We’re already semi-detached, and the sort of organisation that we joined, and that we have tried to maintain – a customs union of sovereign states – is yesterday’s model. Closer harmonisation is happening, with or without us. It’s an interesting piece, much better for not having the traditional fulminations against either Europhobe loonies or the “bureaucrats in Brussels”.
http://www.ft.com/cms/s/0/659572a6-5b57-11e2-9d4c-00144feab49a.html

I think an EU referendum result will be as big a shock for the “outers” as the AV referendum was fro the Lib Dems.

The right wing newspapers and websites will re-inforce the little Englanders views that everyone hates the EU.
Bit when the vote comes most voters – who polls have shown most of the time have Europe way down their list of concerns – will vote for what they think is the safe economic solution. Staying in the EU.

Meanwhile the Tory party will resemble a train crash…

27. Richard Carey

@ 26 Redfish,

“I think an EU referendum result will be as big a shock for the “outers” as the AV referendum was fro the Lib Dems.”

Not at all. If you pay attention to the intelligent pro-independence voices, you will know that victory in a referendum isn’t taken at all for granted, especially as any referendum would be implemented by a government which was in favour of the EU, and would choose the time and the question. You will also find they are addressing themselves to the question of what leaving would entail. I grant you that you will not get this impression from 95% of the nominally eurosceptic right-wing press.

Tim J

I agree about the analysis in Wolfgang Munchau’s piece in Monday’s FT. He specifically mentions the risk to the London financial markets if trades in Euros are restricted to financial centres in the Eurozone.

Btw the Maastricht Treaty of 1993 allowed Britain – and some other countries such as Denmark and Sweden – to opt out. The decision to do so was left open – and thank heavens we exercised it.

Btw note Delors on this in an interview in December 2011: Euro doomed from start, says Jacques Delors

The euro project was flawed from the start and the current generation of European leaders has failed to address its fundamental problems, Jacques Delors, the architect of the single currency, declares today.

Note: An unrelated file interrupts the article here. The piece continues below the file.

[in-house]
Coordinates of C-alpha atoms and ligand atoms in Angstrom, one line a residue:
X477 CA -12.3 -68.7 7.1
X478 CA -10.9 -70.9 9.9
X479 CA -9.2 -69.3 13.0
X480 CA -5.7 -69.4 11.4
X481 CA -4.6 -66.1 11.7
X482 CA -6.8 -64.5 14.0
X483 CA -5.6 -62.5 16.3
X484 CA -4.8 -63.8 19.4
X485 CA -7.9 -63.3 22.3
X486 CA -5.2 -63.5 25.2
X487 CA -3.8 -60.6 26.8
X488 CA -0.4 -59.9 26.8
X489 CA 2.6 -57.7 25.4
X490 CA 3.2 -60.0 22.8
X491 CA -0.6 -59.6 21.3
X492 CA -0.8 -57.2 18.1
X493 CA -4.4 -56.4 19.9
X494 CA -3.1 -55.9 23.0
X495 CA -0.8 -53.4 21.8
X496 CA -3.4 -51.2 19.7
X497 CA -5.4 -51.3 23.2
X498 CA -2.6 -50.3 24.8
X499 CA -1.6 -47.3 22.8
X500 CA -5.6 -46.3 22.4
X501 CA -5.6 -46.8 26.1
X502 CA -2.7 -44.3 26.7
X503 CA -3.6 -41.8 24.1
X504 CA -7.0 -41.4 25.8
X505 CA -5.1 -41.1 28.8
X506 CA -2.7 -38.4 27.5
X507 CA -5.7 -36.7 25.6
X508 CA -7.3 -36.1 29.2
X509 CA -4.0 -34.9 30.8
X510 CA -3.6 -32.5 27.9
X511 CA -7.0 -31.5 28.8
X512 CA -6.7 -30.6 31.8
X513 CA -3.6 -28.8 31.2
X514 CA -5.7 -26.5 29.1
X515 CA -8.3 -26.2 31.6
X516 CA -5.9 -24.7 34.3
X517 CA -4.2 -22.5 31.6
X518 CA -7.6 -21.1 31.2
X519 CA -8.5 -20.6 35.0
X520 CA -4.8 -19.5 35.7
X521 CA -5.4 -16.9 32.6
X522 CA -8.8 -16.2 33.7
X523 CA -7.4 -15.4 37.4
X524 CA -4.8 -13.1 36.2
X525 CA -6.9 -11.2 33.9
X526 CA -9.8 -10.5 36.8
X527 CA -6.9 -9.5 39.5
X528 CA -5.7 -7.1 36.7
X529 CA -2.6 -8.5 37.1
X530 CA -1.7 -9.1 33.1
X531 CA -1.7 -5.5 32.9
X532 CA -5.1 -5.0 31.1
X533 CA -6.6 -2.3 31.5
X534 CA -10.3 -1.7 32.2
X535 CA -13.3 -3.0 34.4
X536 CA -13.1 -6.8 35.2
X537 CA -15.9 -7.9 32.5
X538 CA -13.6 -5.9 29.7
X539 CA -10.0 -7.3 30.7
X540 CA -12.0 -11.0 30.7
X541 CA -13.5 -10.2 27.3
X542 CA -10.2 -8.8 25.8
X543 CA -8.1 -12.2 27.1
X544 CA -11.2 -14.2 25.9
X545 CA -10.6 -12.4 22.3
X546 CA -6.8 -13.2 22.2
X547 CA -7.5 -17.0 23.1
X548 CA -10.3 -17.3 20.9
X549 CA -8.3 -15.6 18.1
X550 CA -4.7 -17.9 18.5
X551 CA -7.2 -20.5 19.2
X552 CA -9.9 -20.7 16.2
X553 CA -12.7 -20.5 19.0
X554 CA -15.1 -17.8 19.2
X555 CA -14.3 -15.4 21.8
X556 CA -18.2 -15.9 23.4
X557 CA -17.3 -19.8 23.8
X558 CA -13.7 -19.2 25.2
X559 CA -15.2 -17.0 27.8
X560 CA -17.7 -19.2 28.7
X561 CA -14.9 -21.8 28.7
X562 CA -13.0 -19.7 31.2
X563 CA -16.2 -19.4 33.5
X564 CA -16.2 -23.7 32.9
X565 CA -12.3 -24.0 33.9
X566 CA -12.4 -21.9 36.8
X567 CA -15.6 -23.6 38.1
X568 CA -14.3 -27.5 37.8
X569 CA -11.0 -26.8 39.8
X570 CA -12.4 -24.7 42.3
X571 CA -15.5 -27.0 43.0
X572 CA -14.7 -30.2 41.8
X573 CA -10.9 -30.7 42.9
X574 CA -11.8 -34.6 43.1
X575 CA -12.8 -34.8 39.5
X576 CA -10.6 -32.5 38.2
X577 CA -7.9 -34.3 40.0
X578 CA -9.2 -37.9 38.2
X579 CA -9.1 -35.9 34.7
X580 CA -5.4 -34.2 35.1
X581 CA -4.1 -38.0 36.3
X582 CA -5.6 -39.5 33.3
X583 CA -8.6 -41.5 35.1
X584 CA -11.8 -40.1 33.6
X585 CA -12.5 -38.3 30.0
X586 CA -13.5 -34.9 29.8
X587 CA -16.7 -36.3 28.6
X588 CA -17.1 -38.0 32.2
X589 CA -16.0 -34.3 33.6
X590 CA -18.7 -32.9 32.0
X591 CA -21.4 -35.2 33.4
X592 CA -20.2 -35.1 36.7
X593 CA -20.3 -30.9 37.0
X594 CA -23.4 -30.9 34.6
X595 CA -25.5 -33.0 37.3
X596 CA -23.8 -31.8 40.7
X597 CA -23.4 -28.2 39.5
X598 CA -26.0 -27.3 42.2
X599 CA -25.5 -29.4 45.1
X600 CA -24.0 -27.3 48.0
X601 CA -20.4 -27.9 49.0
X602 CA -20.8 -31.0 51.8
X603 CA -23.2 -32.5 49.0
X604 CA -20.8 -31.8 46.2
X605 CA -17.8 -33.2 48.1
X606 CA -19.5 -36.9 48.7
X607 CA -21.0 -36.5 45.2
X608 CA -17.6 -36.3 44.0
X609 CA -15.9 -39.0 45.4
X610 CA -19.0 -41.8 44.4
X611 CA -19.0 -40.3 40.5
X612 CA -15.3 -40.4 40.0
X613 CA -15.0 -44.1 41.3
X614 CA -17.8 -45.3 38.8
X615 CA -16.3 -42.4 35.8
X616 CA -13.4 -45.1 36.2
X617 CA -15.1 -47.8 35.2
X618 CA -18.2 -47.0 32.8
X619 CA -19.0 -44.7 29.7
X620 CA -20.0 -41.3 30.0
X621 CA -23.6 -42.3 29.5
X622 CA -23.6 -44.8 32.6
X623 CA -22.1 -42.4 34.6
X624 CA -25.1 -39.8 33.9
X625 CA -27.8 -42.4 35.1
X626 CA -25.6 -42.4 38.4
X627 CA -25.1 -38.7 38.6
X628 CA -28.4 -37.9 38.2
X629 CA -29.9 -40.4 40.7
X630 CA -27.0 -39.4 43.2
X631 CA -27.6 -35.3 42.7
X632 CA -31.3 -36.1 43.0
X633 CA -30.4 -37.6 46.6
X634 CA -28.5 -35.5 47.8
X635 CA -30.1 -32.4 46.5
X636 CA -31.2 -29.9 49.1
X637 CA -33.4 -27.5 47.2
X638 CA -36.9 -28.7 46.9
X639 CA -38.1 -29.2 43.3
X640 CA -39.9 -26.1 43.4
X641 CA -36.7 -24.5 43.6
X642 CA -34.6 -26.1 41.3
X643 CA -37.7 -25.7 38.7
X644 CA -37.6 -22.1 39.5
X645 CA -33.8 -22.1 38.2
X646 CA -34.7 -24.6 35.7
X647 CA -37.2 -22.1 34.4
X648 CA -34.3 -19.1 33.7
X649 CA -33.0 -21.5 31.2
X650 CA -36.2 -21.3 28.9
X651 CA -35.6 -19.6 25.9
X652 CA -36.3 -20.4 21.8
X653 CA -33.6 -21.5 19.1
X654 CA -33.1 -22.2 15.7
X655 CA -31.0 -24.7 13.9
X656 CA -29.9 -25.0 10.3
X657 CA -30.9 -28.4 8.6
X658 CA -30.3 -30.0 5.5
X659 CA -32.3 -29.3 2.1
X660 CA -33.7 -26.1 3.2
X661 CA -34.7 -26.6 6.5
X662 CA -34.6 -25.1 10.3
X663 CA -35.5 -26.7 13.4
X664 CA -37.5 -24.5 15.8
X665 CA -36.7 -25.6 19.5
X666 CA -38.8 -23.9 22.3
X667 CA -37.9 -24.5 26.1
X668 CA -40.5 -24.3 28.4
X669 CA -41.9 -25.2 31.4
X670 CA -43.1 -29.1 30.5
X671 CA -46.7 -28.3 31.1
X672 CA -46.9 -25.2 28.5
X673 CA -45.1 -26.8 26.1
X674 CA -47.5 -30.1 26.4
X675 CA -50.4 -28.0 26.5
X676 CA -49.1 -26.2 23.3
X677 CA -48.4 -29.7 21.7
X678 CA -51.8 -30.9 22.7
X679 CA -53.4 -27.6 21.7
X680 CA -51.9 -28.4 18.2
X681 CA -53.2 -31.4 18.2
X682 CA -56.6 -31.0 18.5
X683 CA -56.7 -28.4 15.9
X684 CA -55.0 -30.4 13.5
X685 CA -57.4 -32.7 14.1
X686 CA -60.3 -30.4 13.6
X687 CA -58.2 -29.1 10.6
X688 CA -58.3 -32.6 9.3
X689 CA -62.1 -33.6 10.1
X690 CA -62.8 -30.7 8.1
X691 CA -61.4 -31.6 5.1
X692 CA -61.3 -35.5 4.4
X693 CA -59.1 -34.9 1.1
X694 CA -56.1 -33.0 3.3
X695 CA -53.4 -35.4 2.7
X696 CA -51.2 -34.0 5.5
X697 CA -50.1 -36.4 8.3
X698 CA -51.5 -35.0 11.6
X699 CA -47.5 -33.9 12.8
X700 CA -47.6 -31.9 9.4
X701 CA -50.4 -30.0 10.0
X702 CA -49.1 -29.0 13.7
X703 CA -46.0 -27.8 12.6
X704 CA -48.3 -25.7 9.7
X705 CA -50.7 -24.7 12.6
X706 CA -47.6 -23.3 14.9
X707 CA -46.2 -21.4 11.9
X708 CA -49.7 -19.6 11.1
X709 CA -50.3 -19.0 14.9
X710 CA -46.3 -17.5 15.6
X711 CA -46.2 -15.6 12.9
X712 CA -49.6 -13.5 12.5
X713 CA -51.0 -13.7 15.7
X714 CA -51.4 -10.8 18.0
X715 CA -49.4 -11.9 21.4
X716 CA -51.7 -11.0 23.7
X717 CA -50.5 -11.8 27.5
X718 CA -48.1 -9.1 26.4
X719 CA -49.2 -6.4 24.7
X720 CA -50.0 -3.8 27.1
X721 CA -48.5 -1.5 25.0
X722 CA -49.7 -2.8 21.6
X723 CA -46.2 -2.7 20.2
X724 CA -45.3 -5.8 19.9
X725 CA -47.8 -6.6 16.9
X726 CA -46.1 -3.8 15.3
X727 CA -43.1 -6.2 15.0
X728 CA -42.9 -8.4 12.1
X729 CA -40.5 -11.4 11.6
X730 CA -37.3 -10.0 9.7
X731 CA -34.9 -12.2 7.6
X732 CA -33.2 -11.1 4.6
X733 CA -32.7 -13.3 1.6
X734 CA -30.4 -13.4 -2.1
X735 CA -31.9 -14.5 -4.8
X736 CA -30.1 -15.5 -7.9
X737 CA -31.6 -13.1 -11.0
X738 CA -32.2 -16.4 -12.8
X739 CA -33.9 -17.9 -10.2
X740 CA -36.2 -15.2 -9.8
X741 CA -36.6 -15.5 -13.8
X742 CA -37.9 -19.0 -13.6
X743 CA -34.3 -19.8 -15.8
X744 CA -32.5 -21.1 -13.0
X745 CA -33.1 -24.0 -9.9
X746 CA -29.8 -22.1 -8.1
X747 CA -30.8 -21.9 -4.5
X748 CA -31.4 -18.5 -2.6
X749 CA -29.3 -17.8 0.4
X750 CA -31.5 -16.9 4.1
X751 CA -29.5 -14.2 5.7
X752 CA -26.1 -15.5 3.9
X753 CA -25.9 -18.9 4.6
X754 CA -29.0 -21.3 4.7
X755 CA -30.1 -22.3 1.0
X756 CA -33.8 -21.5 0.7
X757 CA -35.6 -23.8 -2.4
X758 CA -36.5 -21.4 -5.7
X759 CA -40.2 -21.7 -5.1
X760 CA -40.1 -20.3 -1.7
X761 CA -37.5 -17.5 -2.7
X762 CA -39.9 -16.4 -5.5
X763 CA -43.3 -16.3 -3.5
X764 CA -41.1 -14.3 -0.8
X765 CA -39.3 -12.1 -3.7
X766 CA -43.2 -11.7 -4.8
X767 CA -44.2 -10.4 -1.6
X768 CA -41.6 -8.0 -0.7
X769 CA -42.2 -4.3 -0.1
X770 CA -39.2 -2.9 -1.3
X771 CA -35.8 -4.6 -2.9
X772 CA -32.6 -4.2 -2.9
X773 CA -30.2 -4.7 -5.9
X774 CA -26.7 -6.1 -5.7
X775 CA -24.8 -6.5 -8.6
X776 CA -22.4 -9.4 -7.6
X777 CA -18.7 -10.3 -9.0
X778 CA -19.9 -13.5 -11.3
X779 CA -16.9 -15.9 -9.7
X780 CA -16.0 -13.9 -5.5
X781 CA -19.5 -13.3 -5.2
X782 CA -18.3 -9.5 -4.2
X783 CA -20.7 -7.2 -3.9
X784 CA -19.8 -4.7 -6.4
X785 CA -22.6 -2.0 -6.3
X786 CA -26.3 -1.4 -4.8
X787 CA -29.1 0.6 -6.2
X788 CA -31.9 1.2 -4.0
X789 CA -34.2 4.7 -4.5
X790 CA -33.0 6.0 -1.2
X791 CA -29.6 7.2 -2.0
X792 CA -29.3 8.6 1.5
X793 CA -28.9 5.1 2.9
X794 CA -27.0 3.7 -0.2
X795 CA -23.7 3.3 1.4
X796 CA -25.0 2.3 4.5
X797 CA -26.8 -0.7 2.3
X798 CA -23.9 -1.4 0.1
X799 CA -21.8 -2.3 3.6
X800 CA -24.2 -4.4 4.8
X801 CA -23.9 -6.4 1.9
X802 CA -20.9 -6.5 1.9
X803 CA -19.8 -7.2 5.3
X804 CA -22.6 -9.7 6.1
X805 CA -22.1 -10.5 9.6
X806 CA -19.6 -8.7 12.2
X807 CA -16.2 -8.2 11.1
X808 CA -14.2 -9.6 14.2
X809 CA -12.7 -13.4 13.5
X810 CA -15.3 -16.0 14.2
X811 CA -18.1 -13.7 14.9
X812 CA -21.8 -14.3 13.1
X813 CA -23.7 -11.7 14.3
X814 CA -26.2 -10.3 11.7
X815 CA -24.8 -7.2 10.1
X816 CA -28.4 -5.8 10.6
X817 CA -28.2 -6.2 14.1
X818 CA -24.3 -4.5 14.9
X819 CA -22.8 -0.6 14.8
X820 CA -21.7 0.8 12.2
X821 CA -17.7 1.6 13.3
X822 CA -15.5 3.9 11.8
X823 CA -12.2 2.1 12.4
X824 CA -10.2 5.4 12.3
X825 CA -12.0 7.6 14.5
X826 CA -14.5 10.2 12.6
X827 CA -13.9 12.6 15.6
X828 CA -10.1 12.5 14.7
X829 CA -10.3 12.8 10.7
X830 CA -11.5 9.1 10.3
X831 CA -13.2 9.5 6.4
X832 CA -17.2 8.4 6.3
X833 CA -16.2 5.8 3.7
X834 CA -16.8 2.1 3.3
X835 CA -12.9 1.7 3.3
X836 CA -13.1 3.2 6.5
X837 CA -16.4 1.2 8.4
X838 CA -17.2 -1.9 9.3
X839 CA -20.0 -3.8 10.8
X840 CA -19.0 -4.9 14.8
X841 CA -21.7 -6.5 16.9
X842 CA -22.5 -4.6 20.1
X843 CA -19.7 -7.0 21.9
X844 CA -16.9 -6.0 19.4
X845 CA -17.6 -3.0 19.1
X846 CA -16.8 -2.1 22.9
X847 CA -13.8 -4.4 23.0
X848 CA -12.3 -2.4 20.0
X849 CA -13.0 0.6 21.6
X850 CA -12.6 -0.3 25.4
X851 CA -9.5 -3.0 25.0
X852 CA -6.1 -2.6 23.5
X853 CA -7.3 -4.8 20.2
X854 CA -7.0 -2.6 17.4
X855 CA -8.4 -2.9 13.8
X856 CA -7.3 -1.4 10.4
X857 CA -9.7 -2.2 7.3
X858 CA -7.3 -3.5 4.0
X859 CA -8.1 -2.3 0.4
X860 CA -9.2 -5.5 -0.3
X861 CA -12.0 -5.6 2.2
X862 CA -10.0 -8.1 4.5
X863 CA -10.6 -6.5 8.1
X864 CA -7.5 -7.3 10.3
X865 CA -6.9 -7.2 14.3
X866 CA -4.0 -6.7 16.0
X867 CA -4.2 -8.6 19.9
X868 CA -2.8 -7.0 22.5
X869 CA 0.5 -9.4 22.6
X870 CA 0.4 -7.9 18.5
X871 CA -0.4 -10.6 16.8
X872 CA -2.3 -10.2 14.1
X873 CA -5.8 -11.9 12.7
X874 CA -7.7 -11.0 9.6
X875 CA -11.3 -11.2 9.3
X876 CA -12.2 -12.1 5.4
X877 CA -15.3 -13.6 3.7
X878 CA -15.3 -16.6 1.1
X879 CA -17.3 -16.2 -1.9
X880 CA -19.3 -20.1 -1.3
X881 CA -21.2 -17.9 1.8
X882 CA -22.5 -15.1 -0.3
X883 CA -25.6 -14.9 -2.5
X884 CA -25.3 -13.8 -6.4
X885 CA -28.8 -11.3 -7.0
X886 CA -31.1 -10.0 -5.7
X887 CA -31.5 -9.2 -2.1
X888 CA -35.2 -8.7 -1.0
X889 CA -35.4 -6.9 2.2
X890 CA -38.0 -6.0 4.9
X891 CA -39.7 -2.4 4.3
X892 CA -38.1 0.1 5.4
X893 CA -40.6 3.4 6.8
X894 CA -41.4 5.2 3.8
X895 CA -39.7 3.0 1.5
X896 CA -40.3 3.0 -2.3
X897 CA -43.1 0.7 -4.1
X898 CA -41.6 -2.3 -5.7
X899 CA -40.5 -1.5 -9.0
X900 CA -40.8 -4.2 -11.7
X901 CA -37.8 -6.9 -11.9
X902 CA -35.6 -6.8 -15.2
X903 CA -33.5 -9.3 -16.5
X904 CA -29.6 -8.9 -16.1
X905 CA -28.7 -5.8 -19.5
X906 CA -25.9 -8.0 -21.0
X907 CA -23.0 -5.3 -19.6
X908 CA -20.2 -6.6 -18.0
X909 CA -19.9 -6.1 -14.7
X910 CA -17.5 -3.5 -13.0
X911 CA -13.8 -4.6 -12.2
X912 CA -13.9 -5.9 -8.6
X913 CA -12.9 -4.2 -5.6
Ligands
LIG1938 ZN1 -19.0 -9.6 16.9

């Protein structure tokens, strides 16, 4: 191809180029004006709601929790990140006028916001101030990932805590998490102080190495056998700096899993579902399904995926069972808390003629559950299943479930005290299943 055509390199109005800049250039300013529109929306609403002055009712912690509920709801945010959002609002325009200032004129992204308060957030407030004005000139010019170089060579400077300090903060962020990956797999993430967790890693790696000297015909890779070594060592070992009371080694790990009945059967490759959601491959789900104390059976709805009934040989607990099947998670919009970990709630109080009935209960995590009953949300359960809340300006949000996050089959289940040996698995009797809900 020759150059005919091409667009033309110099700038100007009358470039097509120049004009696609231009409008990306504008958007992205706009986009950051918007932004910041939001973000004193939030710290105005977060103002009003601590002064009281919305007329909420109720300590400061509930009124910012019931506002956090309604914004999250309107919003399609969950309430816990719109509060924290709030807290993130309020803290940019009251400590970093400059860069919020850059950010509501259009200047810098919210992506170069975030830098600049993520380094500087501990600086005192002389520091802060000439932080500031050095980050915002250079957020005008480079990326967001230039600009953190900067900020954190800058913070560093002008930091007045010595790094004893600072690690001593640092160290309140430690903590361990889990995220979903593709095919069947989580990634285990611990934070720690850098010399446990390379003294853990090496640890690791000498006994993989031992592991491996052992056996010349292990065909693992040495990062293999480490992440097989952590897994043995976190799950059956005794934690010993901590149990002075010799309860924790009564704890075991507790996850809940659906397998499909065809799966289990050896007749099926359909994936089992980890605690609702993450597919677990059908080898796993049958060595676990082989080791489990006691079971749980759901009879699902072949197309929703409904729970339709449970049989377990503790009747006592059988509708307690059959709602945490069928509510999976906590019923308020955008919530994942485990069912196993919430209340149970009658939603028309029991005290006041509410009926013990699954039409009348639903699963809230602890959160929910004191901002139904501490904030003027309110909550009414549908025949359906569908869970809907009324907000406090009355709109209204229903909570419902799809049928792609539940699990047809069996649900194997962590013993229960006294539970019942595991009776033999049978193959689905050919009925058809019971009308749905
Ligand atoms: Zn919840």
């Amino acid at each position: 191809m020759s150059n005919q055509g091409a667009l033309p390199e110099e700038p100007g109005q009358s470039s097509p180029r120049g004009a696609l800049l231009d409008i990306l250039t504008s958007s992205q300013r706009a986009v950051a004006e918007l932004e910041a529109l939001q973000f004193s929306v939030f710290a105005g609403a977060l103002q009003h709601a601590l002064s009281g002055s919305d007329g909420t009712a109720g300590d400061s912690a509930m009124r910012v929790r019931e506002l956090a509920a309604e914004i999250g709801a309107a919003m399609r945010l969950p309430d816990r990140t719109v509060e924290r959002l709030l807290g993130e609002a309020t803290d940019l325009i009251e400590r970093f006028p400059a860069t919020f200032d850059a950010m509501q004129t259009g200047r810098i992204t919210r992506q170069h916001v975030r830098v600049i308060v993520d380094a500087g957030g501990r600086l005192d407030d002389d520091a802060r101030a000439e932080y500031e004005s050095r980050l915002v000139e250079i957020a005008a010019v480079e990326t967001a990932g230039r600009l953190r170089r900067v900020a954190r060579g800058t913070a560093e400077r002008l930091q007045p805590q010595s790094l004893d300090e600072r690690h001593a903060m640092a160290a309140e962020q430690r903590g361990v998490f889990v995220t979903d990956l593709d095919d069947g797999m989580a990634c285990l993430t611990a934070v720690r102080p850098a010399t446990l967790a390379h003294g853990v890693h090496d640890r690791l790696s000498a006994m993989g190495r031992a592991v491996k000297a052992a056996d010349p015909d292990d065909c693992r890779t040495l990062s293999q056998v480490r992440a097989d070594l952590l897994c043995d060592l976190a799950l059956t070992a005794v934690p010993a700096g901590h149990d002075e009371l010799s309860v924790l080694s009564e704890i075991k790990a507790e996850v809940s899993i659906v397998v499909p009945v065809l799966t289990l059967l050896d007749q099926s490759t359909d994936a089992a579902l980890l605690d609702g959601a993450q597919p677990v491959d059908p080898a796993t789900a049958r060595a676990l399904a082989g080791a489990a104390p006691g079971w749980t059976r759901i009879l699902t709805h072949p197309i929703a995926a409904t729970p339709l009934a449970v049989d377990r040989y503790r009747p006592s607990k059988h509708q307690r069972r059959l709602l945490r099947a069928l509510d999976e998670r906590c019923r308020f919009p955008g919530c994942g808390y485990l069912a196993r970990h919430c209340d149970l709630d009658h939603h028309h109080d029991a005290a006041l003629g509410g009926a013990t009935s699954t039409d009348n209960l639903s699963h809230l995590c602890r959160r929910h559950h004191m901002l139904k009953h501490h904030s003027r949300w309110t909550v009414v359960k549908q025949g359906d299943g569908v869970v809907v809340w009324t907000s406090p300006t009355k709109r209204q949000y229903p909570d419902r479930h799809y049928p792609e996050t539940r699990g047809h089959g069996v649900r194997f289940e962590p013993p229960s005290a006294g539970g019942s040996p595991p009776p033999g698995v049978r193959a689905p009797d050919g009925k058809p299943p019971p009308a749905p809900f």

http://www.telegraph.co.uk/finance/financialcrisis/8932647/Euro-doomed-from-start-says-Jacques-Delors.html

It’s important to note the subtext here. It was elected politicians who pushed ahead with adopting the Euro regardless of advice from the Eurocrats. At the launch of the Euro in December 1999, only Luxembourg was eligible to join according to the criteria in the Maastricht Treaty.

28. Bob B

” Btw the Maastricht Treaty of 1993 allowed Britain – and some other countries such as Denmark and Sweden – to opt out. ”

Sweden do not have have an opt-out of the euro, only Denmark and the UK. Sweden only joined the EU in 1995 and the Maastricht Treaty was signed in 1992. They have not been pressed on joining because their population in a referendum voted against joining the euro. Every new member joining the EU after Maastricht is legally obliged to join the EMU at some unspecified point.

29 Richard W

“the Maastricht Treaty was signed in 1992.”

The treaty may have been signed in 1992 but by numerous web references the treaty came into force on 1 November 1993. That is the date I was referring to.

“Every new member joining the EU after Maastricht is legally obliged to join the EMU at some unspecified point.”

The implication of that is that if Scotland declares independence in 2014 following its referendum and has to apply to become an EU member state then Scotland will have to adopt the Euro as its national currency, join the Eurozone and accept Eurozone rules for fiscal discipline, all of which should prove interesting.

The facts remain that elected politicians pushed the launch of the Euro thereby over-riding the Maastricht criteria by which only Luxembourg was eligible to join as well as ignoring the advice of the EU Commission, according to Delors.

This leader in The Economist of 8 December relates:

A British exit from the European Union looks increasingly possible. It would be a reckless gamble